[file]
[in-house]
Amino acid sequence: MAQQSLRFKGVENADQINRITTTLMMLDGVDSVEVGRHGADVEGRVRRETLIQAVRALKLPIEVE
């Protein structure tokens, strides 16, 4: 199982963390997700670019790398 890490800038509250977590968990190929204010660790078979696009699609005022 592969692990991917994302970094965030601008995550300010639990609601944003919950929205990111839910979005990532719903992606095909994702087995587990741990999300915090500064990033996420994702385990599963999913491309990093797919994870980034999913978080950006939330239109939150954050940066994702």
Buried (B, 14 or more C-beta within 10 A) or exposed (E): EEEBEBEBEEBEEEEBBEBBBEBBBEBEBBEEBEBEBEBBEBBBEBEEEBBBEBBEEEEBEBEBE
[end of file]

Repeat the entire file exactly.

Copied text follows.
[in-house]
Amino acid sequence: MAQQSLRFKGVENADQINRITTTLMMLDGVDSVEVGRHGADVEGRVRRETLIQAVRALKLPIEVE
């Protein structure tokens, strides 16, 4: 199982963390997700670019790398 890490800038509250977590968990190929204010660790078979696009699609005022 592969692990991917994302970094965030601008995550300010639990609601944003919950929205990111839910979005990532719903992606095909994702087995587990741990999300915090500064990033996420994702385990599963999913491309990093797919994870980034999913978080950006939330239109939150954050940066994702």
Buried (B, 14 or more C-beta within 10 A) or exposed (E): EEEBEBEBEEBEEEEBBEBBBEBBBEBEBBEEBEBEBEBBEBBBEBEEEBBBEBBEEEEBEBEBE